There was war in M&S. Round the meal for £10 shelves. Maybe we lurked too long. Arms thrust over our shoulders from behind and between us. Pushing and shoving for bargains. We stepped back, but mayhem didn't stop. All women.



 

Garden glimpses and Emily








Had difficult sleeping

 



Wednesday 29th September, Tanya Gold, The Times.

The petrol panic - easy - there are too many cars on the road. 40 million.
Too many big ones. Only farmers need them - and maybe big caravan owners.
It's dangerous to park, walk and cycle.
Don't talk to me about journeys - I could walk quicker.
Dr Beeching started it all - 'He couldn't see a future in which our cars choked us, our parking spaces flooded our homes, and drivers, in seeking fuel, threatened to paralyse the country.'

Can we get a government commitment to get cars off the roads?

I broadly agree with this summary. I keep saying I could stop driving and car ownership tomorrow. Have I really thought that through? One car less won't make a lot of difference to pollution and the rest, but I'd be happier.

Random - Solar fountain - Wizard of Oz



It works - when the sun shines



The wizard was brilliant
The bee was the size of a Buick (courtesy of Annie Hall the movie)

Older role models keep active

iron wood stone earth heat

stile gate wall walk sun trees shade

people path purpose 









Awaydays - Older role models stay active with 40 year old son at Butlins Skegness

 Butlins Skegness - good enough for us




Crazy wobbly fairground mirror soon covered with towel. Unsavoury images.

Alphabet kitchenware only. J-cloth and T-towel. Cutlery fine.

Stella £4.50, so not all lost.

Overall feel is tired and unkempt but we were in the cheap seats. In need of a coat of paint - our bit anyway. It kind of suited two 74 year olds.

Ordering from BurgerKing was a foreign language - to me anyway. Andrew and the guy serving were fluent. He kept asking me to repeat myself, so I gave in and Andrew interpreted. I was with mask.

The walk to Ingoldmells was hampered by several black dogpoo bags. Full and thank you, but need to be placed in bins, which sadly were missing down on the beach.

This week, query all weeks, was serious obesity week - it felt like every third lady or so, plus some guys. Thin people thin on the ground? It's perception - when something is so startling there seems to be more of it.

Like buying a new car. Suddenly they're everywhere.

Similarly disability transport, chairs, scooters etc. Could have had an F1/chair meet.

Skegness birthday meal in The Tipsy Cow. Standard fare that went down well. Lots of left over chips.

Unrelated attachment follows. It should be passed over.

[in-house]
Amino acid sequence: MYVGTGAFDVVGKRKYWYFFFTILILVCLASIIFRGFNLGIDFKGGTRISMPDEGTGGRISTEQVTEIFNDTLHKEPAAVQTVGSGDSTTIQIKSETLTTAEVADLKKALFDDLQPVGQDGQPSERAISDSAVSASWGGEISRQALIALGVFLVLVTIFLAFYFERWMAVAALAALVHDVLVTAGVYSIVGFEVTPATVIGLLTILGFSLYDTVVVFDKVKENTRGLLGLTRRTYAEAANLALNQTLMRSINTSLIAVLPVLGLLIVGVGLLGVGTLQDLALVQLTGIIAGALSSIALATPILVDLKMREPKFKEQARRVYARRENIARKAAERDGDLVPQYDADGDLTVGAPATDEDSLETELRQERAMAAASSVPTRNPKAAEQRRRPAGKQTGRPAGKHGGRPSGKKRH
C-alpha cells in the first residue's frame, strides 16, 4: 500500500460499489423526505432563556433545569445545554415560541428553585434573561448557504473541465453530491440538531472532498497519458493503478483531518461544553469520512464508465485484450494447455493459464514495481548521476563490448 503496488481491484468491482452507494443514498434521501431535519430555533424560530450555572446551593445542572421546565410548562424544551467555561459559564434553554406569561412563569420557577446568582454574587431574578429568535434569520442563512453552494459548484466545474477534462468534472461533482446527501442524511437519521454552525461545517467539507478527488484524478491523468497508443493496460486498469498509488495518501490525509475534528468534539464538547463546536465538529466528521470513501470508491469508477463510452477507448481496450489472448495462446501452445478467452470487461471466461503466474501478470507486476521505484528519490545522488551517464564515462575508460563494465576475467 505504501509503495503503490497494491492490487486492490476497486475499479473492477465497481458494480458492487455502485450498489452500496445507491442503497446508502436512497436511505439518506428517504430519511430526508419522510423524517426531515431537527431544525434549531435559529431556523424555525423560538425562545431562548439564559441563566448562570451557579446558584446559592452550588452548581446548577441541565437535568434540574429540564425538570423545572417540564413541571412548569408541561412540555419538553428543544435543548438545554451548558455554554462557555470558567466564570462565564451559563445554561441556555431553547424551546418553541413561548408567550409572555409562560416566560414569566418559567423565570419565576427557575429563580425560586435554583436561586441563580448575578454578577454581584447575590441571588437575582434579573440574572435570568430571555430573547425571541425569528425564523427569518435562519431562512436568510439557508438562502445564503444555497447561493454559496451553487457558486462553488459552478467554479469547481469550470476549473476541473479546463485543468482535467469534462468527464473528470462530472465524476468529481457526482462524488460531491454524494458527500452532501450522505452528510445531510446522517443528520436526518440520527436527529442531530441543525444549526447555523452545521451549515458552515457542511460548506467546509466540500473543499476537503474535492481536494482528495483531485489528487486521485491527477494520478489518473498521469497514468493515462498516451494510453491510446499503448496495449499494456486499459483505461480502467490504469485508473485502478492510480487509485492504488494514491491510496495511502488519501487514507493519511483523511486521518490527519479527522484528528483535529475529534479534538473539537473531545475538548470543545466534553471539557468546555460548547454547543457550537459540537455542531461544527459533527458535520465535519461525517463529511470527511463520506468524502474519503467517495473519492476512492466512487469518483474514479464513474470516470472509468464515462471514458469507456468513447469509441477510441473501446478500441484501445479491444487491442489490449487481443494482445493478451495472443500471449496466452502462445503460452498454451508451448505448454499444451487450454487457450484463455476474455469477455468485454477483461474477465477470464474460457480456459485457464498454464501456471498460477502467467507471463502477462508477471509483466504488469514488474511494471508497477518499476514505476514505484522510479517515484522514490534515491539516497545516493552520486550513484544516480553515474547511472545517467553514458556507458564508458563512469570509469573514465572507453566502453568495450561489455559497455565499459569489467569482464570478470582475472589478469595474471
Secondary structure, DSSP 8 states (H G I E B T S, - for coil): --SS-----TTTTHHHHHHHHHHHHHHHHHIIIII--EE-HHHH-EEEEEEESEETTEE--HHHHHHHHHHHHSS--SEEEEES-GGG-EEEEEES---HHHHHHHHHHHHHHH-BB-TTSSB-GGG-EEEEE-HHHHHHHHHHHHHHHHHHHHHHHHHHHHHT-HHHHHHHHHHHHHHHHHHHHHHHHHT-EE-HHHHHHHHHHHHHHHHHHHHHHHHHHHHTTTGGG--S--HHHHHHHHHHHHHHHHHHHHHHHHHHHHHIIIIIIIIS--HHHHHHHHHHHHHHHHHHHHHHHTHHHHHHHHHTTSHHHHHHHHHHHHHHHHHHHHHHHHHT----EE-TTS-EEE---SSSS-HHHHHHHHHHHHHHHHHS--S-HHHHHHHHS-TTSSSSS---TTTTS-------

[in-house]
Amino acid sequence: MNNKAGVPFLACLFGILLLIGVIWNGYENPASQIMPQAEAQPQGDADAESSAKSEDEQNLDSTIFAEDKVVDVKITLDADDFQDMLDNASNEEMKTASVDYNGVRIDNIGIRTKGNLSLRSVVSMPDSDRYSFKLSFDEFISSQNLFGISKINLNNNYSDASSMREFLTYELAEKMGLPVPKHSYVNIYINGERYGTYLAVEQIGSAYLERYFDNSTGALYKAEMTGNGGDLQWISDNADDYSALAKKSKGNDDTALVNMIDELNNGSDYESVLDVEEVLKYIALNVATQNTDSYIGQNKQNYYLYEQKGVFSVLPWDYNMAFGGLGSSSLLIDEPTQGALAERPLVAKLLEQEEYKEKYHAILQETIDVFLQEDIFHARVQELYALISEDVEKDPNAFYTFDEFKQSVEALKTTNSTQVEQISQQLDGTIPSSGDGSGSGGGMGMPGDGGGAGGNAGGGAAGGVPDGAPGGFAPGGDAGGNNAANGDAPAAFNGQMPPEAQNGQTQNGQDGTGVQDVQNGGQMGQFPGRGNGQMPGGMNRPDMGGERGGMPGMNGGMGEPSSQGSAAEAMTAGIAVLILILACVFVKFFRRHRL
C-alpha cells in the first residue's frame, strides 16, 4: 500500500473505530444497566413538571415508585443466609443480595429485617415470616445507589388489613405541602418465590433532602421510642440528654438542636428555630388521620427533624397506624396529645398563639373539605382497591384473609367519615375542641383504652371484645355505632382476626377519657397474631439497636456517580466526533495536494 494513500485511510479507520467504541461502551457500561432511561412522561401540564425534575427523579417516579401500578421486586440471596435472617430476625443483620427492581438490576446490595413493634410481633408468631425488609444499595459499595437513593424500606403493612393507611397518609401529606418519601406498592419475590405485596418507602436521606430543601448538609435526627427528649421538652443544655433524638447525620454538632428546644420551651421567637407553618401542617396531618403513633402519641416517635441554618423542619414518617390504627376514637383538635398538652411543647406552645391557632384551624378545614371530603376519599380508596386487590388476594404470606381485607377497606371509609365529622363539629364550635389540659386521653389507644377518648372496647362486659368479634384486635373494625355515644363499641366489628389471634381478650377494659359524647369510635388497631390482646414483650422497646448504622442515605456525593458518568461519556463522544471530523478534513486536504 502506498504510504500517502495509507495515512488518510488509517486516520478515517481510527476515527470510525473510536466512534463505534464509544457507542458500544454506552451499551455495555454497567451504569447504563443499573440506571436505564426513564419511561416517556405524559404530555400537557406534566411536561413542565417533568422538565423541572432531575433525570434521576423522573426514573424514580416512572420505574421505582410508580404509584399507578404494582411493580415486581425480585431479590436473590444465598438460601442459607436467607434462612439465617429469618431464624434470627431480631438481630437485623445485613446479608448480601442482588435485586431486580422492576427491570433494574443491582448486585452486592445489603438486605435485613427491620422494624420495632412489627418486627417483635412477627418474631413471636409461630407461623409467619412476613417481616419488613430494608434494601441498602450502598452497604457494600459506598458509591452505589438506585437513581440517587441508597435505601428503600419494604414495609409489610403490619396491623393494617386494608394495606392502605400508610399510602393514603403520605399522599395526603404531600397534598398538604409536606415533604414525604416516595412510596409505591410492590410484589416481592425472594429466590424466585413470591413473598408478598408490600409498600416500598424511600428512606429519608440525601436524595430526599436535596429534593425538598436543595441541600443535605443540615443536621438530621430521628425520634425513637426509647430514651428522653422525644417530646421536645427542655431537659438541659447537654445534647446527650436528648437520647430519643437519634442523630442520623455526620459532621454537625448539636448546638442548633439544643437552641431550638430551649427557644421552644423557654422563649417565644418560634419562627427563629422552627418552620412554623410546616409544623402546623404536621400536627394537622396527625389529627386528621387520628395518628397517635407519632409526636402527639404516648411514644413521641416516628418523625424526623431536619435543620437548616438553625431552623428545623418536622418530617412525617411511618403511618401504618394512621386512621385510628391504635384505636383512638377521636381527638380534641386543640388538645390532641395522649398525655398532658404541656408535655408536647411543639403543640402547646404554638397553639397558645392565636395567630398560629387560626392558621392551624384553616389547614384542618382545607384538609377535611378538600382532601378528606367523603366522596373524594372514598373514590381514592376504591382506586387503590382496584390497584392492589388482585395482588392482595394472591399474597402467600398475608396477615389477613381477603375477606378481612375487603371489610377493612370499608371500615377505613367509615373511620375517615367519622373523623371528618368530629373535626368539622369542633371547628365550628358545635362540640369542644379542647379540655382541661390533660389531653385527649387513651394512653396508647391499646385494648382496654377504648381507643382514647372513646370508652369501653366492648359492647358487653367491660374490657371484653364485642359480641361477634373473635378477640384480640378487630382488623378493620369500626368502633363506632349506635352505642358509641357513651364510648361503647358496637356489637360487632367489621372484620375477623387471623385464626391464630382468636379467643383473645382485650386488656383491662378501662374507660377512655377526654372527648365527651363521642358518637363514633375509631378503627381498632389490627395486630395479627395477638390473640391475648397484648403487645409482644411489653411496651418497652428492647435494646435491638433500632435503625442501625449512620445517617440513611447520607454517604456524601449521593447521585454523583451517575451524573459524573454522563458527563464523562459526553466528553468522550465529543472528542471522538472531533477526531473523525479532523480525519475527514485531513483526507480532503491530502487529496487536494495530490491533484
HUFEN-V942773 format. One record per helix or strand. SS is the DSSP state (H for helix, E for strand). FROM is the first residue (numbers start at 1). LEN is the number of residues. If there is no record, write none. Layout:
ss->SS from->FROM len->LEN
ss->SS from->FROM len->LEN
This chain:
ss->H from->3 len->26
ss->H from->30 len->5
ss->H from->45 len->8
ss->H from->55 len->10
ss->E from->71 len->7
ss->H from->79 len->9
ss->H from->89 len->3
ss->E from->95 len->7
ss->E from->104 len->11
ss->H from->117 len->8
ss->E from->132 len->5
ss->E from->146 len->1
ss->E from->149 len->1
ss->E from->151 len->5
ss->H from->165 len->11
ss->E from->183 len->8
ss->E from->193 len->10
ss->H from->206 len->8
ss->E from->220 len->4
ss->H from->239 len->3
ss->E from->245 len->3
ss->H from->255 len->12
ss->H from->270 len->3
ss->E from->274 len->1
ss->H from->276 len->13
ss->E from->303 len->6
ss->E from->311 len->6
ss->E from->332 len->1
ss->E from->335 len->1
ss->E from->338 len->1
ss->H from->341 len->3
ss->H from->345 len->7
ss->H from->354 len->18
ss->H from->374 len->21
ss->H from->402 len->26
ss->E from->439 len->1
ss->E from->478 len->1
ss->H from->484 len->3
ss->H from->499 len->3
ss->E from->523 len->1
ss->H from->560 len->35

Skegness sports bar was showing Italy vs Finland. Minor International cricket on an all-weather strip and a ploughed field. They were all Sri-Lankans.

Lots of flyovers. Too high to see, but you can hear them - Eurofighters.

Older role models finished knackered, so Sunday is a day of rest.




Older role models have a night out at the local rugby club. New Mill sings on a hill.


Lockwood Park and The John Smith's stadium


Huddersfield New College rugby reunion at Lockwood Park. We had a decent team (union) for a short moment in the late 50s/60s, looked after by Ron Capper. At 74 I'm the youngest.

Alan Roberts organises.

The meal was a couple of good slices of pork, preceded by a small Yorkshire pudding, smothered in gravy.

Opportunities to catch up and reminisce.

16 attendees this year. Older role models to a man.

Barry Rhodes presided over a 'What do you know about Huddersfield' quiz. Not without controversy.


Last game of the regular season at the stadium vs Leigh. Fartown (league) ran out easy winners after a slow first half. Not a sporting classic but we enjoyed ourselves.

New Mill Male Voice Choir


New Mill MVC up in hills - remembering David Haigh, a choir member who died earlier this year.


clic on link for Pratty Flowers and Peace on Earth



 

Awayday - Buxworth Basin - Sept 13.3

 Buxworth, Derbyshire



Similar to the Slamannan mineral line in Central Scotland.


Dave's Notebook

Hayley Mills is 75. Her autobiography is called 'Forever Young".

The address for this blog is Shallilo-foreveryoung.org.

During my publishing moment, the Wordpress site was Shallileybooks.

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Peta Bee continues to encourage us to do something  - 'Weekend', Times Aug 21st. 


(1) Midlife fitness. (2) Getting started. (3) Best exercises for women over 40.

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Overweight exercisers burn fewer calories.

So says the Universities of Roehampton and Ottawa.
There's no getting away from it guys - it's about reducing daily calorie intake.

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Body and Soul, Times, Oct10, 2020.

Don't overdo the fitness
Connect with friends
Practice whatever it is that makes you calm - doesn't have to be yoga